Cours pdf Client/Server Architectures

Extrait du cours Client Server Architectures

Introduction
Information systems have evolved through several generations or eras over the past 30 years. Each new generation of technology has been accompanied by a shift in how developers think about and design systems. Each new generation changes the computing paradigm.
Historically, applications were designed based on a centralized, terminal-to-host model. These systems,popularly termed legacy systems, placed the entire set of functionality of business applications in a host main-frame computer. Business processing logic, data maintenance and reporting functions were all processed on the central mainframe. Users gained access to their systems through dumb terminals that included charac-ter-based menus and data entry screens.
A Two-Tier Architectural Model
Early client/server systems were based on a two-tier model of partitioning functionality. The two-tier architecture consists of:
• a client, often referred to as the “front-end,”responsible for application presentation and business application logic The two-tier architectural model dictates that the client and server communicate directly with each other in a highly rigid and tightly coupled relationship. While the server may be capable of handling a wide-range of database requests, the client process expects results from the server to be presented in a well-defined, pre-ordained manner.
A Three-Tier Architectural Model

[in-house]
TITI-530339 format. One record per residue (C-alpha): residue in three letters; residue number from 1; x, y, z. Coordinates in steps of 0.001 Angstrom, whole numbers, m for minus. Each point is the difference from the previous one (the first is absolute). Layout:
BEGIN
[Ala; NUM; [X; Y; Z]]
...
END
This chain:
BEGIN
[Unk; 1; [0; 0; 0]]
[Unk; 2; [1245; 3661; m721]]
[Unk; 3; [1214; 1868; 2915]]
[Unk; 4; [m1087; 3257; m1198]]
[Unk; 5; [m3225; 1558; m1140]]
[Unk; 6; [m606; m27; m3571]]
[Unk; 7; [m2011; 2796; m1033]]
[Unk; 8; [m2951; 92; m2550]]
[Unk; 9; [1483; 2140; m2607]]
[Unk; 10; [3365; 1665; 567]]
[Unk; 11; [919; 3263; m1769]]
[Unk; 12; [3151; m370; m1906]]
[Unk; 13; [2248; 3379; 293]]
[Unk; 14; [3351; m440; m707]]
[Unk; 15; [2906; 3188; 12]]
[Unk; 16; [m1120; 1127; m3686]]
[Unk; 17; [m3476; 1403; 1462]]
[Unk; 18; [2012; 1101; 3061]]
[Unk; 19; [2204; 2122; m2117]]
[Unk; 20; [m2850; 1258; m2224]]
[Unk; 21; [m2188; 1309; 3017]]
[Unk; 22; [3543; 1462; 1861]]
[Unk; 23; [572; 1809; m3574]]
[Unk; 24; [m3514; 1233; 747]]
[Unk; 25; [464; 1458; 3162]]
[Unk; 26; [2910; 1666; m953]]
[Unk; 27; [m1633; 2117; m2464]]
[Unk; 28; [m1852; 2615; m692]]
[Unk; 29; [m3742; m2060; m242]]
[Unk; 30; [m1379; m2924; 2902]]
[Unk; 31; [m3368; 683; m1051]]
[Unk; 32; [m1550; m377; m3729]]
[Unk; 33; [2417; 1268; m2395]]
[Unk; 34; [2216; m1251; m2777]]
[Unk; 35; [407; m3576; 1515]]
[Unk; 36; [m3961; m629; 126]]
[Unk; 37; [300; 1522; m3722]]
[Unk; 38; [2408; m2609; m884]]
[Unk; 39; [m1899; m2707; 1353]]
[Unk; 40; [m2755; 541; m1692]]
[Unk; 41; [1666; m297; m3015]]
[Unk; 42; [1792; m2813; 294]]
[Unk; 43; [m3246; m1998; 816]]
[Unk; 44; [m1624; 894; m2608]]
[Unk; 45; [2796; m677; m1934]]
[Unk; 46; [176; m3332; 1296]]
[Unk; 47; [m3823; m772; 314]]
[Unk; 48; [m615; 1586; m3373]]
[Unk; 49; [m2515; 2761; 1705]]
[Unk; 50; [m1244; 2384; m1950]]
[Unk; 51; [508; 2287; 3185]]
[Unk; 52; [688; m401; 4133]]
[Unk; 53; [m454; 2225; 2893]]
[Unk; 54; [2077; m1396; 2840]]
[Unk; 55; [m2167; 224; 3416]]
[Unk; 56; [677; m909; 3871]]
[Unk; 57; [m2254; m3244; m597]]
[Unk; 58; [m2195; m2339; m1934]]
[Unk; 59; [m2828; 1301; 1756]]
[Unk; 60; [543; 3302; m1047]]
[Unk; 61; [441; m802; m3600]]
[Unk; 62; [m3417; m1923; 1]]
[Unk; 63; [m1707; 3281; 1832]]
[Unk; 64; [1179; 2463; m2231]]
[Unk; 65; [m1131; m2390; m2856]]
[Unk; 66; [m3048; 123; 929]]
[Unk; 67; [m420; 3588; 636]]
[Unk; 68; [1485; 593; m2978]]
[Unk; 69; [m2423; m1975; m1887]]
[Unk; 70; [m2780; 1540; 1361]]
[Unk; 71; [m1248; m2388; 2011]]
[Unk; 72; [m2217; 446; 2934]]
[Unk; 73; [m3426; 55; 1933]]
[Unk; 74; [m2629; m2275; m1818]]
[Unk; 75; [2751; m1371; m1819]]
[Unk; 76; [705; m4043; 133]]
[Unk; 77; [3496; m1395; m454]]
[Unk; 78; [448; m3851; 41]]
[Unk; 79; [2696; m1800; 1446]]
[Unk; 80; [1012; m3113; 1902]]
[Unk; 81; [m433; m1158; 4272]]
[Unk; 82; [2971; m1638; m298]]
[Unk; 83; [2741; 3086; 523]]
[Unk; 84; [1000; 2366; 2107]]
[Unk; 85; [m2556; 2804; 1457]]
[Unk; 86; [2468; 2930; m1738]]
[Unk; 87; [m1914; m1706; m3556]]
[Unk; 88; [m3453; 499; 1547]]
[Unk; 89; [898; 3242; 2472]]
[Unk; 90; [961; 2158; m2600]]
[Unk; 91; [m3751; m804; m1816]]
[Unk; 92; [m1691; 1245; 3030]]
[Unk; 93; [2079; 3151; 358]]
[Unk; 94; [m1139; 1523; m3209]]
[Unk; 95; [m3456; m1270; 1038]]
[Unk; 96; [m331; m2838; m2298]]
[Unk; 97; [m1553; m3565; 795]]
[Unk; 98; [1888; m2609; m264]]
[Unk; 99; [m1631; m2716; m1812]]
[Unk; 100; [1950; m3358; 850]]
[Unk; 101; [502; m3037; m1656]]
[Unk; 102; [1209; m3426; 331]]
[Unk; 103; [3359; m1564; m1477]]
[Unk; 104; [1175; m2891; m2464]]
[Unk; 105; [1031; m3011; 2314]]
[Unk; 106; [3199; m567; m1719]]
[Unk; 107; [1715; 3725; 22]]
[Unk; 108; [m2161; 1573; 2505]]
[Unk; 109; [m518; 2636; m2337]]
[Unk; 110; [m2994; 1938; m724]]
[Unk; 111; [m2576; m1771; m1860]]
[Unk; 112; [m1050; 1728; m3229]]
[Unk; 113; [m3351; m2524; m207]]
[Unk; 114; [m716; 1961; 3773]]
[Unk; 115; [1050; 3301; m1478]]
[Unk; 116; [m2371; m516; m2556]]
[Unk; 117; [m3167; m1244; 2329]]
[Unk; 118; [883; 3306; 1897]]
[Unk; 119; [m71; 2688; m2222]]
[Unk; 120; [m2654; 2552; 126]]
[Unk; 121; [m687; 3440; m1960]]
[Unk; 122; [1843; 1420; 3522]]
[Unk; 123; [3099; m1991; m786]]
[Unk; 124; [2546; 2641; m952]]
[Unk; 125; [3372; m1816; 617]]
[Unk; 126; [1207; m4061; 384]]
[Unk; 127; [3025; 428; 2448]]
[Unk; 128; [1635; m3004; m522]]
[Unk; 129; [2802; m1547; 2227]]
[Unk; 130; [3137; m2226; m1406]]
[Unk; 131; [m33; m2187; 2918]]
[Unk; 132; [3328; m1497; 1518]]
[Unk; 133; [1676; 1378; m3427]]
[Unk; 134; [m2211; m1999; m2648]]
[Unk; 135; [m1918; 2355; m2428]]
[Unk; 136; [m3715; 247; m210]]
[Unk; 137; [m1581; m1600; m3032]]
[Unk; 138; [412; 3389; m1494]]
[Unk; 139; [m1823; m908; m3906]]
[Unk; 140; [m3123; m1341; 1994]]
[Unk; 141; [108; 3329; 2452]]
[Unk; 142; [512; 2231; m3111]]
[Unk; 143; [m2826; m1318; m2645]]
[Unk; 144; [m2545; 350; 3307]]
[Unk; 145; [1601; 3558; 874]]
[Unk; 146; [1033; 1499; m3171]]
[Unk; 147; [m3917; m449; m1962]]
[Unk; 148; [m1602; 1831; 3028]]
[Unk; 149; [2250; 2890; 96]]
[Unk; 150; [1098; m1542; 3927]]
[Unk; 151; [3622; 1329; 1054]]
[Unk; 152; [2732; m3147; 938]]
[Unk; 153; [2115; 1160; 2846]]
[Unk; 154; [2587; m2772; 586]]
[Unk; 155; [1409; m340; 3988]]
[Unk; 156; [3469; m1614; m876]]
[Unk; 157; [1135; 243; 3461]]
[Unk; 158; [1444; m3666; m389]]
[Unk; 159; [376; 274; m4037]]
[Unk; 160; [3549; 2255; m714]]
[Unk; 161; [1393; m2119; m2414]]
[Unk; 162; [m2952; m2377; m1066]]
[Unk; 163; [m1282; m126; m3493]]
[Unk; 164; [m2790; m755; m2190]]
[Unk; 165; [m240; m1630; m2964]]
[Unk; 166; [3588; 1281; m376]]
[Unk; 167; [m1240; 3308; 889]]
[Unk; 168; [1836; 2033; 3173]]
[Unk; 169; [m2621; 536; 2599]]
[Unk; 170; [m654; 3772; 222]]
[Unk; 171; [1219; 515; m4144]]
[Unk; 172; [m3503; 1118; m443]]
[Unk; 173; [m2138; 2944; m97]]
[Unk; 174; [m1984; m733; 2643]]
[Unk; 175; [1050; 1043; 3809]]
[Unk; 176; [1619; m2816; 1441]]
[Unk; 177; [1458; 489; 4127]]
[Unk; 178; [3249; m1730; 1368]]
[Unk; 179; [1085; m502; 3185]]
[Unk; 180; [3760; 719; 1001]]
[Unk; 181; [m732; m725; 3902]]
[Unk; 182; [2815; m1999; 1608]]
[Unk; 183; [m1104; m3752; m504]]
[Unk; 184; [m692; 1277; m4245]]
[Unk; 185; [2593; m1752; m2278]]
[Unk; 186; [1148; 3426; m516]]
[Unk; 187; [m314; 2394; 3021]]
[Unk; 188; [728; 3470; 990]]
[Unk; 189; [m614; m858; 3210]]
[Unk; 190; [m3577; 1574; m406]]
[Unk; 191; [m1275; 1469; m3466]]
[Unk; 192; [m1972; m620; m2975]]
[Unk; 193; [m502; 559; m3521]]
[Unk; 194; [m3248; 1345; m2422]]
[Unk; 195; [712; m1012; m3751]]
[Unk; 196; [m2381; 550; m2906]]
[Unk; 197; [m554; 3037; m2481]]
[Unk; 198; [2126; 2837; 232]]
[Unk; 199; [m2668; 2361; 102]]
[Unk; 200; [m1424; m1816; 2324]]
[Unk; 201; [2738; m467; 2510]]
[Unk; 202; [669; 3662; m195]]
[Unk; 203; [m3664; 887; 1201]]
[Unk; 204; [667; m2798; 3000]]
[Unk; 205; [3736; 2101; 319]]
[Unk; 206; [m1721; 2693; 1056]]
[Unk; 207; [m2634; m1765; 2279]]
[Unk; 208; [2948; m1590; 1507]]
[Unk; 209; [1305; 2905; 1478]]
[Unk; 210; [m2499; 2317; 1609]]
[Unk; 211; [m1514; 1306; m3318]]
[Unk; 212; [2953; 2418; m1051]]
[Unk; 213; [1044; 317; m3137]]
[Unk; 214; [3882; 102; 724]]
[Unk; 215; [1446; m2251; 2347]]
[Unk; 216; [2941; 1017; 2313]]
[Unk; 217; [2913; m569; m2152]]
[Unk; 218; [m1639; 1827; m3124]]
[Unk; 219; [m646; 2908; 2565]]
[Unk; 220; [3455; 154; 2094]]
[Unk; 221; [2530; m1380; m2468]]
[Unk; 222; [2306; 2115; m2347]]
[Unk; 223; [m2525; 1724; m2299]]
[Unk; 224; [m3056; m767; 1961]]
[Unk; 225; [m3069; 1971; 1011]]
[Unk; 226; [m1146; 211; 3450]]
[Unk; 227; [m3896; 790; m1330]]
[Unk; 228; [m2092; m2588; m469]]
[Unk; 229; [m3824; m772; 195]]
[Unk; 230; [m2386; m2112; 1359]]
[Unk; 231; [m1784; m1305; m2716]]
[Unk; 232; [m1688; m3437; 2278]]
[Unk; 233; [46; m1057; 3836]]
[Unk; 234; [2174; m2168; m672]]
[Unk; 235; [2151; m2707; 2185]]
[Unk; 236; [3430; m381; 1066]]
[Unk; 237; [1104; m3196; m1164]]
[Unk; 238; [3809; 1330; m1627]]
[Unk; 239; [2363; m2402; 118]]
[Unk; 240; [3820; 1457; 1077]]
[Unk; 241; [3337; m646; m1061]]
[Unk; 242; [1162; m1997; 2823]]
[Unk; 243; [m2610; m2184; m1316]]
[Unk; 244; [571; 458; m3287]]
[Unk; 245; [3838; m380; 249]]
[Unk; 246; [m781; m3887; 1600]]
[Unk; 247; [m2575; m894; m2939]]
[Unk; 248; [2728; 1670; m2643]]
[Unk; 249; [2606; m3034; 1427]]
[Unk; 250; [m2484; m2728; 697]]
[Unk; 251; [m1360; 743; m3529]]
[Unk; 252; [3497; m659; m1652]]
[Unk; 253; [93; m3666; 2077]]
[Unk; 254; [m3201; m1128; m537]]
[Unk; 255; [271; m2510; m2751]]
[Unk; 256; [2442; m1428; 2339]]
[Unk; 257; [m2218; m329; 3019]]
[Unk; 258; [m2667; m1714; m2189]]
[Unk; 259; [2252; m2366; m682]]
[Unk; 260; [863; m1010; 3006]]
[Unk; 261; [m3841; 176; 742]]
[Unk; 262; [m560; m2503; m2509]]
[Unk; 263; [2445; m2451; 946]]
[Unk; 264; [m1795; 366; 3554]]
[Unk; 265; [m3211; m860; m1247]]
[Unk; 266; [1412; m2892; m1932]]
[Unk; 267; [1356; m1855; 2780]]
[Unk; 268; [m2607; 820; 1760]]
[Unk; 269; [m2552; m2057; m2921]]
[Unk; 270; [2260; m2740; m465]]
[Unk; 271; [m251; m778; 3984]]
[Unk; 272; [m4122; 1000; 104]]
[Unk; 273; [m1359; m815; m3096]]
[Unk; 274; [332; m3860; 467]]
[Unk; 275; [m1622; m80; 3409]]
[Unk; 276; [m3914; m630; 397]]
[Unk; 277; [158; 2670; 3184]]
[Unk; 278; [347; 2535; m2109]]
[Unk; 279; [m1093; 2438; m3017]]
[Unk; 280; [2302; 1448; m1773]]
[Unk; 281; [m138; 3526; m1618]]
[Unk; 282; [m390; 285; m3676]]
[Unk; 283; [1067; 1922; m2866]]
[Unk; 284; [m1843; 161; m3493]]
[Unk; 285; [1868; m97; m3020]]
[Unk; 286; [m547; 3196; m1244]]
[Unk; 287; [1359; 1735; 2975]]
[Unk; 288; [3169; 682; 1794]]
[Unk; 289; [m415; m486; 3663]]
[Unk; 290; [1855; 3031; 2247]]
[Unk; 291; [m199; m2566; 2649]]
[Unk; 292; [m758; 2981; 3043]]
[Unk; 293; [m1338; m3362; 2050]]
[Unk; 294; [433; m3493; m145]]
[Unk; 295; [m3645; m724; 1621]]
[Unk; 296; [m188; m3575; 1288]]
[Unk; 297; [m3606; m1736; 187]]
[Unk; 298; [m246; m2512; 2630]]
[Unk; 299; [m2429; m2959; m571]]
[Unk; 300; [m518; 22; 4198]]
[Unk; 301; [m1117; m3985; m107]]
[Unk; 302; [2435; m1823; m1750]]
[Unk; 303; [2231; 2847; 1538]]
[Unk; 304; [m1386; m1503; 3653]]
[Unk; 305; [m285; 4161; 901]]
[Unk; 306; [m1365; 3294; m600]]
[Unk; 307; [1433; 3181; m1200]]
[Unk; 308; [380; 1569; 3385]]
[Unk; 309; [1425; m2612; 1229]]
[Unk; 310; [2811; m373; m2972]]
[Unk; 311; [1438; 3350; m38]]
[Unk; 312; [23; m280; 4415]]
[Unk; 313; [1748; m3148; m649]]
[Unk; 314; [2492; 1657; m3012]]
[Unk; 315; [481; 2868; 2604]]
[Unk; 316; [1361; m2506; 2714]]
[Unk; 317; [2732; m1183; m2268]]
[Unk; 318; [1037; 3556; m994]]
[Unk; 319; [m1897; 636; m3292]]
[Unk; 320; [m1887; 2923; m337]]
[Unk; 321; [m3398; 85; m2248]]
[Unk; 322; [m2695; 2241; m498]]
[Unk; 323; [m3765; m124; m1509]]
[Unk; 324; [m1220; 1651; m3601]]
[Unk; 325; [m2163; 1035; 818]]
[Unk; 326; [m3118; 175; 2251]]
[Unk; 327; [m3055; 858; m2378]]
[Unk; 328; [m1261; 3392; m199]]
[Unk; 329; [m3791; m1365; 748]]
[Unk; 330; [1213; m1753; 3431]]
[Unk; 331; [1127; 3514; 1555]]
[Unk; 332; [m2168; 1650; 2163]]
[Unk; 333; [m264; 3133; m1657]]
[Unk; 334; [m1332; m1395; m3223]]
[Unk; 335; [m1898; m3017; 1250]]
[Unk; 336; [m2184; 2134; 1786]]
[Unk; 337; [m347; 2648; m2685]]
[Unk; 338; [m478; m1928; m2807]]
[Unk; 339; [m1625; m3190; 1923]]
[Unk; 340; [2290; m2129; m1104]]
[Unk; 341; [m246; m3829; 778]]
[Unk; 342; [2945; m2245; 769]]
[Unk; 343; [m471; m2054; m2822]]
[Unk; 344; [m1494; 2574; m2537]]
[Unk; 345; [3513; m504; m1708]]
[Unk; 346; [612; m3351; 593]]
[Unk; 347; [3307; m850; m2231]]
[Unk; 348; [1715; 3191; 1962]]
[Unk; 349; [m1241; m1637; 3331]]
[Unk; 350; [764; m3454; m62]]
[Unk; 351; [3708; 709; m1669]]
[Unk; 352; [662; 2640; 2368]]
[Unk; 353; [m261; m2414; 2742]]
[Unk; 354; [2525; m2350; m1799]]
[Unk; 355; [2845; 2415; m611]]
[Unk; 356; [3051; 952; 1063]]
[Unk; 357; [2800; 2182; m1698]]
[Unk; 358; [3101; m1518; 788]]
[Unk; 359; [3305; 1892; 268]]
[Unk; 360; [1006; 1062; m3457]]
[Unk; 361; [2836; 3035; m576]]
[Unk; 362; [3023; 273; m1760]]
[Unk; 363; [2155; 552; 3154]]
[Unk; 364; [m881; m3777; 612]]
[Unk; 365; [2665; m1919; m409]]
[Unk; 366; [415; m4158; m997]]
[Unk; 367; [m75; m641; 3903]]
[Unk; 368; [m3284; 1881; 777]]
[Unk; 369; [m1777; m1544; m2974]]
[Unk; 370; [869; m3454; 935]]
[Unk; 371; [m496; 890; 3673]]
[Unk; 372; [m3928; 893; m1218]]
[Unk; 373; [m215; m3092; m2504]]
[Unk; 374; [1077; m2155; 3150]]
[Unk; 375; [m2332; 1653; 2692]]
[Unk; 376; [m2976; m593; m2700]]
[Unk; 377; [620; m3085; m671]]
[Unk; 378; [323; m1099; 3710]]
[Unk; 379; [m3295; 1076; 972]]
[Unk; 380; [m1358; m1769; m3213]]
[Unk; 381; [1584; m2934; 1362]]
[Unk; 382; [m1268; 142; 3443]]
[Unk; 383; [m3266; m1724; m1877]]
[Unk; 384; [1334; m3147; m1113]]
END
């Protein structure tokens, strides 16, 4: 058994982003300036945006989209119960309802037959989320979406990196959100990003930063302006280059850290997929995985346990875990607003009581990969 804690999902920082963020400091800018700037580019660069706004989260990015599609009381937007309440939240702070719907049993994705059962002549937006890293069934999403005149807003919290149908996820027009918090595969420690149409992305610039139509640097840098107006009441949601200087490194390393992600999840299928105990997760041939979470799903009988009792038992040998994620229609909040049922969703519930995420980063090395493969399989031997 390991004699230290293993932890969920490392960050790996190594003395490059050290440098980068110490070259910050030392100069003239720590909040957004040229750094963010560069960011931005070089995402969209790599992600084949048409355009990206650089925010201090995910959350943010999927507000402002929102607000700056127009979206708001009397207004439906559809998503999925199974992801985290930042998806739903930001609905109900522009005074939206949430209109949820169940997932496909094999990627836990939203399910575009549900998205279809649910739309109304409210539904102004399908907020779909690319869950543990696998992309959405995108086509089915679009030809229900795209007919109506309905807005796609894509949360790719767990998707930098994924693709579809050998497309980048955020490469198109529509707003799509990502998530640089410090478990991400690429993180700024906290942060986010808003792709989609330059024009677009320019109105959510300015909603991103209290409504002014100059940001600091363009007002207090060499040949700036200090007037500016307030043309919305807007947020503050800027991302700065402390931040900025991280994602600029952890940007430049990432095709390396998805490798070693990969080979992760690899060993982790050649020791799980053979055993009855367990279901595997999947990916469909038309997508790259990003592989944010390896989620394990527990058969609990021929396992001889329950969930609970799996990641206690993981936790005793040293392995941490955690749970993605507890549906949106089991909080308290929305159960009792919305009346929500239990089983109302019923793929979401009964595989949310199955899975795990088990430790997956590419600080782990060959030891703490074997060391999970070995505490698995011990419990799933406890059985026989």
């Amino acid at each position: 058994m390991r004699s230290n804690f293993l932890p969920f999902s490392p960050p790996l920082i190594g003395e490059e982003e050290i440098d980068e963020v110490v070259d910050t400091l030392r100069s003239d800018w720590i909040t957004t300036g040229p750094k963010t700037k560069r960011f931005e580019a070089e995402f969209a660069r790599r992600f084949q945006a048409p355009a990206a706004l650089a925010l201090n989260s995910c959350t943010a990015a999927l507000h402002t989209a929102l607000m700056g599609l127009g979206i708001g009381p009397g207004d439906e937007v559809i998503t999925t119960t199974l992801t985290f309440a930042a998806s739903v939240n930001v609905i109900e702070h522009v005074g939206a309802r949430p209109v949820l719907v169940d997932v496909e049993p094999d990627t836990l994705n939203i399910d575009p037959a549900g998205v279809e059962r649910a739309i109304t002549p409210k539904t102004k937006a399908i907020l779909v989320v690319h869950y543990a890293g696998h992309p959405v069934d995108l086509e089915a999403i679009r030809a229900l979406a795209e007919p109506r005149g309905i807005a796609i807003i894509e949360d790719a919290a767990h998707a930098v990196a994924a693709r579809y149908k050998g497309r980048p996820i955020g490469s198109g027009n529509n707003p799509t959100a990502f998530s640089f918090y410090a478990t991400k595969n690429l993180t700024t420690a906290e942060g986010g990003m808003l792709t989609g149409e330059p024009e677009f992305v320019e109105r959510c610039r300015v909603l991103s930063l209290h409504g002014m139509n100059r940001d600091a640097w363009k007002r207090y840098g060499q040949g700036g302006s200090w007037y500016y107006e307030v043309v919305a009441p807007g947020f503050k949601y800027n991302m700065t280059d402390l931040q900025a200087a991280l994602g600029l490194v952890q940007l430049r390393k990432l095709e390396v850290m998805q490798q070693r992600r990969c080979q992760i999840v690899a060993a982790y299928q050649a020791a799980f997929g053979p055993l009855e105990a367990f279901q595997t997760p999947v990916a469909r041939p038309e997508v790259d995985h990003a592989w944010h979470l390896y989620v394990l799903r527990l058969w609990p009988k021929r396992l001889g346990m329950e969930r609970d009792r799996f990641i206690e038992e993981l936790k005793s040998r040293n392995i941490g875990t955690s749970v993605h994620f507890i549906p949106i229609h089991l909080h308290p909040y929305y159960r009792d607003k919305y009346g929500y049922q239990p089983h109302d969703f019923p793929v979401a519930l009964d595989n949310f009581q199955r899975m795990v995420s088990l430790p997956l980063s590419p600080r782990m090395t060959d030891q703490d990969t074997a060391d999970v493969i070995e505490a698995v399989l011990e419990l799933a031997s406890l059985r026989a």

The three-tier architectural model advances the two-tier model by inserting a “middle tier.”The middle tier is responsible for maintaining business logic, rules and access to data from the server.Therefore, the client process is responsible only for presentation and user interface logic. Figure 2 illustrates a typical three-tier client/server architecture.
front or back-end process, implemented as a Dynamic Link Library (DLL) or Application Program Interface (API), or accessed by Remote Procedure Calls (RPC) or messages. The major thrust here is that the middle tier provides a level of abstraction from both the client and server tiers. This abstraction creates a more loosely coupled interface between.
N-Tier Architectural Models
The n-tier architectural model describes a highly modular approach to creating client/server relationships. While this model is built upon
traditional concepts of clients and servers, the “pieces” upon which it is built are smaller and functionally specialized components that can be reused across multiple projects. The functional pieces of the two and three-tier architectural models (presentation, business application logic, and data management) are broken down even further in an n-tier model.
small pieces may be part of a larger functional piece,such as application logic, they may be referenced individually. With that in mind, the n-tier architec-tural model can be defined as a layered model, with each layer providing a specific function in the overall scope of the application. The number of layers com-prising an application depends on the requirements of the application and systems resources available. Several services are needed to span the various layers and provide cohesion between them.

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Cours pdf Client/Server Architectures (1,71 Mo) (Cours PDF)
Server Architectures

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